Dominoes are small, rectangular blocks that can be stacked on end in long lines. They can be used to play a variety of games. When the first domino in a line is tipped over, it causes the rest of the pieces to fall, which can continue until the whole chain has fallen. Some dominoes can even be arranged to form 3-D structures and pictures. One of the most popular uses of domino is to make chains that are able to fall in the shape of letters, numbers or shapes. This is known as domino art.
A domino is a rectangular piece of wood or plastic, usually bearing from one to six pips or dots on each side. There are 28 such pieces in a typical set of dominoes. Each domino is divided visually into two parts – the left and right sides, with the value of each indicated by the number of dots on the left and the numbers on the right. A domino is normally twice as wide as it is thick, but there are some exceptions to this rule.
The name domino is derived from the Latin word domini, meaning “heavy.” Early dominoes were sometimes called bones, cards, chips, men or tiles, and they often had different names in different cultures. In China, for example, dominoes were referred to as “lunni” (which means moon).
Each domino has a line in the middle that divides it into two parts with open ends – the sides that are not covered by numbers or dots. Each open end can receive a tile, with the number showing on the tile determining the direction it must be placed. Generally, a tile must be placed so that its open end is adjacent to the open end of another tile in the same line. This produces a chain of tiles that can develop snake-like shapes, depending on the rules and whims of players.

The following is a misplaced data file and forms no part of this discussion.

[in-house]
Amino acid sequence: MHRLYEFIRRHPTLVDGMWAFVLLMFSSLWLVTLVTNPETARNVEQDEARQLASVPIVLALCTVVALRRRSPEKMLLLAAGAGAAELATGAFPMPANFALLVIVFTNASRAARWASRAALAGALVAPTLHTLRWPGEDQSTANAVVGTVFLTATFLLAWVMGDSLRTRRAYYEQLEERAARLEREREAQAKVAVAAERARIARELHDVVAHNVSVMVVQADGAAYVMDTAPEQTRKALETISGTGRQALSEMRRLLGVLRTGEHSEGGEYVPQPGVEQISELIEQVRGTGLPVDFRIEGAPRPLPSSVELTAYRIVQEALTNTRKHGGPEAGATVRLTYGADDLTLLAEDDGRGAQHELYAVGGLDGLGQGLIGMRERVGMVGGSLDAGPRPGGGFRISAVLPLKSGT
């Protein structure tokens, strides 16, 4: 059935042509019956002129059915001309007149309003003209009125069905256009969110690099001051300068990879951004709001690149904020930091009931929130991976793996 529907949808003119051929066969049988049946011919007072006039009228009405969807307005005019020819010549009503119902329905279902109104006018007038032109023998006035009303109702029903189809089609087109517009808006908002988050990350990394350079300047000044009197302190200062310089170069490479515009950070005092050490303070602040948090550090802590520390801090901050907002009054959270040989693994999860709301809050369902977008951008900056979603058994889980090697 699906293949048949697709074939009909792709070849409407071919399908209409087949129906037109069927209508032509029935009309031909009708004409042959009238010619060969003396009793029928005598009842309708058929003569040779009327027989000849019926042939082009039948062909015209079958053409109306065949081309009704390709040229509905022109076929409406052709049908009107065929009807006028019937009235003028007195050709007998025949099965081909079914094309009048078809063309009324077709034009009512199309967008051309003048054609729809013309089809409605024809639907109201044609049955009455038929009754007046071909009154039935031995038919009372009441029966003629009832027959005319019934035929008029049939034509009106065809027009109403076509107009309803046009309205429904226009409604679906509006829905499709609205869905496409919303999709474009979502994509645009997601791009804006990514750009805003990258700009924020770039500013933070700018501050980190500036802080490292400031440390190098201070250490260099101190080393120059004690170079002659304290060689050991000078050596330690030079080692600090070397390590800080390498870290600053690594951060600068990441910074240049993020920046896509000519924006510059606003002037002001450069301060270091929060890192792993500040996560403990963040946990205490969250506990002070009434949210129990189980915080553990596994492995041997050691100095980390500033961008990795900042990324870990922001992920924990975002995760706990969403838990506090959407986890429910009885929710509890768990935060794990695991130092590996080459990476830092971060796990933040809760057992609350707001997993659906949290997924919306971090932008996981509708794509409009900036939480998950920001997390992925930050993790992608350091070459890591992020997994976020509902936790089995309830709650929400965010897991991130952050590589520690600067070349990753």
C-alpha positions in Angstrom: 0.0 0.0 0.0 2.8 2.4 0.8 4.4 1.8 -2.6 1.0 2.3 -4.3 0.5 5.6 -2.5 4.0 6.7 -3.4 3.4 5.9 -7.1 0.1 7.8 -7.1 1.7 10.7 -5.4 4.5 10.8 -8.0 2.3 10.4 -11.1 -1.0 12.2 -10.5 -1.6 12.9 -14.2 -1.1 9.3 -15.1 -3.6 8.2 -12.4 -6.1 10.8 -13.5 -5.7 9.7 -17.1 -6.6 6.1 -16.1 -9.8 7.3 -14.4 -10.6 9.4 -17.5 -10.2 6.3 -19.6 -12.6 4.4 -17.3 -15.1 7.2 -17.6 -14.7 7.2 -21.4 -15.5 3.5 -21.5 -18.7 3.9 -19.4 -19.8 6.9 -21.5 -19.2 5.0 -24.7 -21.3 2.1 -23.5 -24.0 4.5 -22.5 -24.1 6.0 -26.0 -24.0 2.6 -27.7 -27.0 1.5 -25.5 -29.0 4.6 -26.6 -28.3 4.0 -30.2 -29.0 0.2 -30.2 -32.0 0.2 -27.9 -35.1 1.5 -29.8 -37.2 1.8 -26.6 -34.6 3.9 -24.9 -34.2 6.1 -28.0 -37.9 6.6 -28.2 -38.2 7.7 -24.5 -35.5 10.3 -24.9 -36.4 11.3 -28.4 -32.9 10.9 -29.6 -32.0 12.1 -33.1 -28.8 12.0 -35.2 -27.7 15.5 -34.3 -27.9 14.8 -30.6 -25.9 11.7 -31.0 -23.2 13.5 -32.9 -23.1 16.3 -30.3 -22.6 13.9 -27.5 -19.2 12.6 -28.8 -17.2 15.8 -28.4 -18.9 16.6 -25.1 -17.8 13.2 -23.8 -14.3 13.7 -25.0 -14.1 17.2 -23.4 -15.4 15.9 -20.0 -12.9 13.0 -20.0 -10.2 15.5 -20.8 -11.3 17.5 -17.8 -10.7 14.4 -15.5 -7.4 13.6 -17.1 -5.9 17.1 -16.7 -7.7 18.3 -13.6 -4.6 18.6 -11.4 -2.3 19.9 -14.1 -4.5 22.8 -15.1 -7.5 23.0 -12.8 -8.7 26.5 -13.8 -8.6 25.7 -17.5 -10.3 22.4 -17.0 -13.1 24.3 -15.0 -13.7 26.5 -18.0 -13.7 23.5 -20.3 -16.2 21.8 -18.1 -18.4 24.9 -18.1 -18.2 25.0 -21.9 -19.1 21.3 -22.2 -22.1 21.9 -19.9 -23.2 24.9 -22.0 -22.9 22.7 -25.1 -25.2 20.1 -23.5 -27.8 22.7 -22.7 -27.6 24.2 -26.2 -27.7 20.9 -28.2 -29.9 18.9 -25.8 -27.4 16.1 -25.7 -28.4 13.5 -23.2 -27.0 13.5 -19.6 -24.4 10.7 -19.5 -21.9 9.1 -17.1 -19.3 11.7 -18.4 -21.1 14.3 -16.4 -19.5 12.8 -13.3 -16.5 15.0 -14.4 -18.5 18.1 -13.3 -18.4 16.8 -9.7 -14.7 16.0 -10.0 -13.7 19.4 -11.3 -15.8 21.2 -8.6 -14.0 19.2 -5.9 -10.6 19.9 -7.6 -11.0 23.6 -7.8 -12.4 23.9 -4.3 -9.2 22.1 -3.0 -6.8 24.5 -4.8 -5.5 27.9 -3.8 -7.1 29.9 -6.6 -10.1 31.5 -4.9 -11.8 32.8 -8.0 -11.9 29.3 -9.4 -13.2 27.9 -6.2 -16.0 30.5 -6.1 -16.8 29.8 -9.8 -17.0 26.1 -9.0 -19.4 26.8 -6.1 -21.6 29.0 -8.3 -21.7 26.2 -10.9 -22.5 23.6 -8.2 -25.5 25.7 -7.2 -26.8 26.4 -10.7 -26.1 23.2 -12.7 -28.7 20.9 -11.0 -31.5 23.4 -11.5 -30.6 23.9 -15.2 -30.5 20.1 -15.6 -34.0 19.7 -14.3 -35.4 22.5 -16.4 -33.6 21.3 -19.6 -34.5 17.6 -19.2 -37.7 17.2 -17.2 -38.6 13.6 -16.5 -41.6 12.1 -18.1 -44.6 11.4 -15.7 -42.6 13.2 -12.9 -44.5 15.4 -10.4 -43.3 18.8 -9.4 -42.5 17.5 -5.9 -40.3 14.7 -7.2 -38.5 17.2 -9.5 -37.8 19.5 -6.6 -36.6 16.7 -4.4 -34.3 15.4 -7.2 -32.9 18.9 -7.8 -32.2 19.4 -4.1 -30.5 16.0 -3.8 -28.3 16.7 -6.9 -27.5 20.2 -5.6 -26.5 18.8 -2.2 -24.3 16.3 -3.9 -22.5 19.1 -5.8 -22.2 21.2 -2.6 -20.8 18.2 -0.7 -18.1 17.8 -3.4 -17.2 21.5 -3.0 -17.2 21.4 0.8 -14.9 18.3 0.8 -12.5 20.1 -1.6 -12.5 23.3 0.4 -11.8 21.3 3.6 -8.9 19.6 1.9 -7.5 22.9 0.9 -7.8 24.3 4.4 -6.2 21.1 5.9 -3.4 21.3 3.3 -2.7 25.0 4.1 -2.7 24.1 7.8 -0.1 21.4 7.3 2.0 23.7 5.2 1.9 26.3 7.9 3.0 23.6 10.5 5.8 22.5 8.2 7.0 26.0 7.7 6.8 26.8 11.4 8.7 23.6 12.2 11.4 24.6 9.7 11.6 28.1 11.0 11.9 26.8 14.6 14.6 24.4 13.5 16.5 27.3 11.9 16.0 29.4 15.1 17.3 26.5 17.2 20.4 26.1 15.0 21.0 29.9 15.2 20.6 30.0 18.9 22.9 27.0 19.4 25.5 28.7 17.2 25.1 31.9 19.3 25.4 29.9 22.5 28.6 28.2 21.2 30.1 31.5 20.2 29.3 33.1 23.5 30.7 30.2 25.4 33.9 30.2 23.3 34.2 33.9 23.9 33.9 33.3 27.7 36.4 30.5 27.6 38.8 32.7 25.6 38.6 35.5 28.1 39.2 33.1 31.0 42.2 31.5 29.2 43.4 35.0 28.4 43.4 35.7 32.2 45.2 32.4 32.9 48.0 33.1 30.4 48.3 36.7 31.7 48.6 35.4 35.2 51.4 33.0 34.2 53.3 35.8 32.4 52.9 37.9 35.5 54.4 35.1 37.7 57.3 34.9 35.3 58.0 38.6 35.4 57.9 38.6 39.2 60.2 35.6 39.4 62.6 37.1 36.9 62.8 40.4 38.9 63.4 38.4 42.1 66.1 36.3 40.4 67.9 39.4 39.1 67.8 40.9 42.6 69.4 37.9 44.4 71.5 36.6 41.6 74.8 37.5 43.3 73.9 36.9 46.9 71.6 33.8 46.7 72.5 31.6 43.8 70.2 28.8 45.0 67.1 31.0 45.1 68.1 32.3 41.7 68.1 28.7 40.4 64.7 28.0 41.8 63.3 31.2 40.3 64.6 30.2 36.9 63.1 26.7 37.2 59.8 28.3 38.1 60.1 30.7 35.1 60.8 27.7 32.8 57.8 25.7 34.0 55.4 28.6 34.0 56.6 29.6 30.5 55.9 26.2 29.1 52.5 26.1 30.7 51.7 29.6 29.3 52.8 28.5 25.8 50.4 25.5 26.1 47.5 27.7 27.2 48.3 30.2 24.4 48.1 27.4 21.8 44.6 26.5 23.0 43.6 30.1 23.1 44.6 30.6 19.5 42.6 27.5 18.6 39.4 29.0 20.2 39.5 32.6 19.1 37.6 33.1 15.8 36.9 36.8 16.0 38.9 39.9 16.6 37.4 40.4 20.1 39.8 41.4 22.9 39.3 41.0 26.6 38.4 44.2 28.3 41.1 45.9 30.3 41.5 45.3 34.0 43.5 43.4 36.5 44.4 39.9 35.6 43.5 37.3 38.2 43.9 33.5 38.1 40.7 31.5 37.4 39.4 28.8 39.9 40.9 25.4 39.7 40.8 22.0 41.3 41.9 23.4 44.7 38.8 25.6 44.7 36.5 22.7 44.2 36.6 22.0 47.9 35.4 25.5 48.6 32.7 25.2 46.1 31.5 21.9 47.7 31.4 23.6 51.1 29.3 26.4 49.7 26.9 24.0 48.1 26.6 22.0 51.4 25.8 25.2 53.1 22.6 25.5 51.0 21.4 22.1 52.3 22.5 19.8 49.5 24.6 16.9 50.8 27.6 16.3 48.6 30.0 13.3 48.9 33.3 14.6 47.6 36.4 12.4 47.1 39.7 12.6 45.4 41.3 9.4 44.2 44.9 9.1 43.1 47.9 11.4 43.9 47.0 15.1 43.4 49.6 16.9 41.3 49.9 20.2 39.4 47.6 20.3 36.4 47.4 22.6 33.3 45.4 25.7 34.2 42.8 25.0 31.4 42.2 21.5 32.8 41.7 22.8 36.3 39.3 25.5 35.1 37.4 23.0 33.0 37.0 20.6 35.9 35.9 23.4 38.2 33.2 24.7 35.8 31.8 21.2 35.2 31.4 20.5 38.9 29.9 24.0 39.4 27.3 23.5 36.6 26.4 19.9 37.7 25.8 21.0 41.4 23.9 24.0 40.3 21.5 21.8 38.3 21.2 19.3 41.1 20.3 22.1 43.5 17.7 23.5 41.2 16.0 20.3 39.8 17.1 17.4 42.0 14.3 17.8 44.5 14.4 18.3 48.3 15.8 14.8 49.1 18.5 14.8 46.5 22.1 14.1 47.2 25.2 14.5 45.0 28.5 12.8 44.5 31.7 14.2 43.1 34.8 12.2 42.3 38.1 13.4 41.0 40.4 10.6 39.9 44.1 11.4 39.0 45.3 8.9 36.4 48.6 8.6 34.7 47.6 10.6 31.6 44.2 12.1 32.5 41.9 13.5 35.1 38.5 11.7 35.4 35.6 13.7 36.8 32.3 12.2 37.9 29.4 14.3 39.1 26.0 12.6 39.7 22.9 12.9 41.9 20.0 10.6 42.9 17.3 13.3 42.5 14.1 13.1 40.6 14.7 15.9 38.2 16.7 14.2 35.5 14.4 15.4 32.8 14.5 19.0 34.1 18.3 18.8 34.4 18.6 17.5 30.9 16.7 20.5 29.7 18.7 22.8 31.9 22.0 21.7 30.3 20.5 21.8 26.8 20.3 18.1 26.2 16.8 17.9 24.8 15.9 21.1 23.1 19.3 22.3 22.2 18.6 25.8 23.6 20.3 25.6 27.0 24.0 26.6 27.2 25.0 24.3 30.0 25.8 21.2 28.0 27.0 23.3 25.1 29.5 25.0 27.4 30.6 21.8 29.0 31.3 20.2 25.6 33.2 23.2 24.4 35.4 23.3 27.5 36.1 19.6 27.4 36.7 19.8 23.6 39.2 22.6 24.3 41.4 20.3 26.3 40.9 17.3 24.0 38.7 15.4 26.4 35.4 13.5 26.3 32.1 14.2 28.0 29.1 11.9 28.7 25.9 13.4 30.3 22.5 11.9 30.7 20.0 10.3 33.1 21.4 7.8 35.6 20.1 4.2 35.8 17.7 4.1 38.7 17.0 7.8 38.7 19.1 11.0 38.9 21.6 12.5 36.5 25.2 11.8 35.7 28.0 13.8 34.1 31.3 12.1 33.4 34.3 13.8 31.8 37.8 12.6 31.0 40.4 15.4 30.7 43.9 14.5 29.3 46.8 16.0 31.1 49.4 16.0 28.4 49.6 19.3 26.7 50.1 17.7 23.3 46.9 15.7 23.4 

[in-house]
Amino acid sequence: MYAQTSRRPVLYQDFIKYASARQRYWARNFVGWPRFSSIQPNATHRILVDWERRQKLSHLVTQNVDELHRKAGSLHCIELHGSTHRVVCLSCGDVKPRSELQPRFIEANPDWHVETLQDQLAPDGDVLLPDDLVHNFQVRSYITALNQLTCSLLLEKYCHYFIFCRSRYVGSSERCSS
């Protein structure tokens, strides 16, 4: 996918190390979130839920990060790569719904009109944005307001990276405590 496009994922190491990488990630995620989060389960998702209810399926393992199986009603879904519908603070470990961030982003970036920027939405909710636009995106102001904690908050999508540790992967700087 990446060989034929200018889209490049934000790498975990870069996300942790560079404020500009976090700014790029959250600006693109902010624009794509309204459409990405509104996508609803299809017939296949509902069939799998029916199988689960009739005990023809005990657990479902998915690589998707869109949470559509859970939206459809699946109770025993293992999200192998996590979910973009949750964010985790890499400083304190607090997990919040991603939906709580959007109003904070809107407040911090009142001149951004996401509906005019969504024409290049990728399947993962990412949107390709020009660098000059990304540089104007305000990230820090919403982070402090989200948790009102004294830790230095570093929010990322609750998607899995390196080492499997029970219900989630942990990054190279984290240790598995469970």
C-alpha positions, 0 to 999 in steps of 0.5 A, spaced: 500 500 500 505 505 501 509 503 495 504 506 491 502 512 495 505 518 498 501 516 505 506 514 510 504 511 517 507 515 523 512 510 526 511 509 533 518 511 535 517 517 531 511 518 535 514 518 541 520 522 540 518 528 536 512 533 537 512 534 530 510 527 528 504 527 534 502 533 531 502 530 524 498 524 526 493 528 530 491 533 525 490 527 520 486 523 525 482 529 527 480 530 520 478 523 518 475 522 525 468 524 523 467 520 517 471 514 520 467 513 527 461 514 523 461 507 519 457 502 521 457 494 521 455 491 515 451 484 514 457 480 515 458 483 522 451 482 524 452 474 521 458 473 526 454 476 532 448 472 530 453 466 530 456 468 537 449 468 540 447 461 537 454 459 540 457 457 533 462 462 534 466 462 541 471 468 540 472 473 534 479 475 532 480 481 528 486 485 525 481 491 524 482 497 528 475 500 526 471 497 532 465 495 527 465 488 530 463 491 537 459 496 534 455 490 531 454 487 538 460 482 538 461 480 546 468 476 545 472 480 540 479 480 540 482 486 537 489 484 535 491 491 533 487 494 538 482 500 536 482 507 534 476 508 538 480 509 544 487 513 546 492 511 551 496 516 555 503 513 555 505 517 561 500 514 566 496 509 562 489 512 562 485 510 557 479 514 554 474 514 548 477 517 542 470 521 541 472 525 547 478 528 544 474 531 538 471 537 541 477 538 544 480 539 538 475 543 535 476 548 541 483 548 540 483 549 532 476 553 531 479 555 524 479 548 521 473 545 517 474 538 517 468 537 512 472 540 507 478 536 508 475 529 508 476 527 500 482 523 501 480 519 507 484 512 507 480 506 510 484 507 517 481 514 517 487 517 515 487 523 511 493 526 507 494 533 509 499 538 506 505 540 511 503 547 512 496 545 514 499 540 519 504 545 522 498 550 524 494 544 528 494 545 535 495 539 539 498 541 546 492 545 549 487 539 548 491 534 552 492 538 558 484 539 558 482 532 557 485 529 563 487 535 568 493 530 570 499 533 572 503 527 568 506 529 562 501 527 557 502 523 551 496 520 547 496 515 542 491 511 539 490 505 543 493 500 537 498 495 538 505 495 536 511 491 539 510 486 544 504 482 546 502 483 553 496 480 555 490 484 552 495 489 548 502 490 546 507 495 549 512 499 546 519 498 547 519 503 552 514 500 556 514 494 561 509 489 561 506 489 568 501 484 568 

Most domino games are won by the player who scores the highest total of points in a given number of rounds. Each round, a player receives the number of points shown on the topmost domino in the chain – either all the numbers (if a double is present) or the sum of the numbers on the two matching ends (if a double is not present). A player may also score by placing a single domino so that it straddles an existing double in the same line.
There are many rules that govern the way dominoes can be played, and each game has its own unique characteristics. Some are won by simply placing the pieces in a row, while others require the use of strategies such as blocking opponents or making chain reactions to score points.
Some people take dominoes to the next level by creating intricate and impressive structures. Some of these are flat arrangements, while others are 3D creations such as pyramids and towers. The most impressive domino artworks are often made by a person who creates sections of the work and then tests them to ensure that each individual section works properly before adding it to the overall installation. Hevesh has worked on projects involving more than 300,000 dominoes, and some of her larger installations can take several nail-biting minutes to fall. She credits one physical phenomenon with allowing her to achieve her amazing results: gravity.